If you’re renting, you’re not responsible for the building itself or major repairs. That’s your landlord’s responsibility. That being said, you definitely want to consider getting renters insurance to cover your valuables within your home.

Renters insurance protects you in the event that your belongings get damaged by flooding, fire, or in the event that your home is broken into. This is also why it’s a good idea to keep an inventory of your stuff — like your expensive electronics or musical instruments — to know how much protection you actually need so you’re not overpaying.

Your electronics and other valuables are the things that your renters' insurance would cover. Renters insurance also covers items stolen from your vehicle, even if it’s parked away from home.

4. Personal Article Insurance

Got an expensive engagement ring or wedding ring set? An expensive watch? A laptop you take with you everywhere? The costs of replacing items like this can be really expensive. 

So, if you have any personal items that are of value and you often have them outside of your home, you should definitely consider insuring them through a personal articles policy. You may even be able to add a floater to an existing policy to cover valuables like jewelry (ask your renters or homeowners insurance company). This will ensure that in the event they get lost or stolen, you can replace them without having to incur any major financial setbacks.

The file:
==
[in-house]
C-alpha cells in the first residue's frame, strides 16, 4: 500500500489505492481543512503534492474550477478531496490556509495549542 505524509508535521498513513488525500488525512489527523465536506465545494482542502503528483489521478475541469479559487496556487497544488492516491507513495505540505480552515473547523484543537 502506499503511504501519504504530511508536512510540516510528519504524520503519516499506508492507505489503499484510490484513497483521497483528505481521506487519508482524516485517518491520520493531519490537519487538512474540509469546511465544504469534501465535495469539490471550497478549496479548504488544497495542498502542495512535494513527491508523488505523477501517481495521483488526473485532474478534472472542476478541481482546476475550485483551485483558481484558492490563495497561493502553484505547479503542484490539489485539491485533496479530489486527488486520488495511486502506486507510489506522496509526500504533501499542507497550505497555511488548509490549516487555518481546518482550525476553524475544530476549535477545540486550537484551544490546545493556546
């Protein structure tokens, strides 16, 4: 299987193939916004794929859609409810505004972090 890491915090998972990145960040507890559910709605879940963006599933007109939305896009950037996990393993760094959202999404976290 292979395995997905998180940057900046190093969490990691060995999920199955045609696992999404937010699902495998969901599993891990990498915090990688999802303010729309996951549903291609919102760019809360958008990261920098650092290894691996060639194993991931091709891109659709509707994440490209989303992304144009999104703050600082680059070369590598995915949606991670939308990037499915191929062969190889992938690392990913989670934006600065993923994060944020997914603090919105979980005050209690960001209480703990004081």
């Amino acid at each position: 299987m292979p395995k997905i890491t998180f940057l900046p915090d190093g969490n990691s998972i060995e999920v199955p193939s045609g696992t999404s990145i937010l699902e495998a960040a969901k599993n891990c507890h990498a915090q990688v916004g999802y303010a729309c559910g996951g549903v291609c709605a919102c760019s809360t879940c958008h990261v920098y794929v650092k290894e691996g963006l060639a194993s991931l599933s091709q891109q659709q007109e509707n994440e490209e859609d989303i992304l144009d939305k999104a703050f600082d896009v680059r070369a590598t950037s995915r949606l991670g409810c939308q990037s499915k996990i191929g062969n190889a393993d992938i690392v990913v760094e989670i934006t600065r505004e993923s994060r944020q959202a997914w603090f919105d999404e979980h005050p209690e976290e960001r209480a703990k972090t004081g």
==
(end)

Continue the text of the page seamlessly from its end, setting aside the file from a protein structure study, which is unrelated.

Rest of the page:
5. Pet Insurance

60% of Americans have a pet of some kind, and many times people don’t consider the associated medical costs with bringing home a pet. Pet parents should expect at least one $2,000 to $4,000 emergency vet bill during their pet’s lifetime, according to the ASPCA.

Pet insurance can save you a lot of money if your pet needs major surgery or has expensive medical care, so it is definitely something to consider. Talk to your vet to see which policies are accepted at their office before buying any coverage.

Choose what’s best for your situation

Bottom line: Make sure that whatever additional insurance coverage you get makes sense for your life situation and that monthly cost for coverage fits into your budget. The potential payout from an insurance policy should far outweigh the cost you'll be paying to have the coverage over time.

{Updated by Cristy S. Lynch}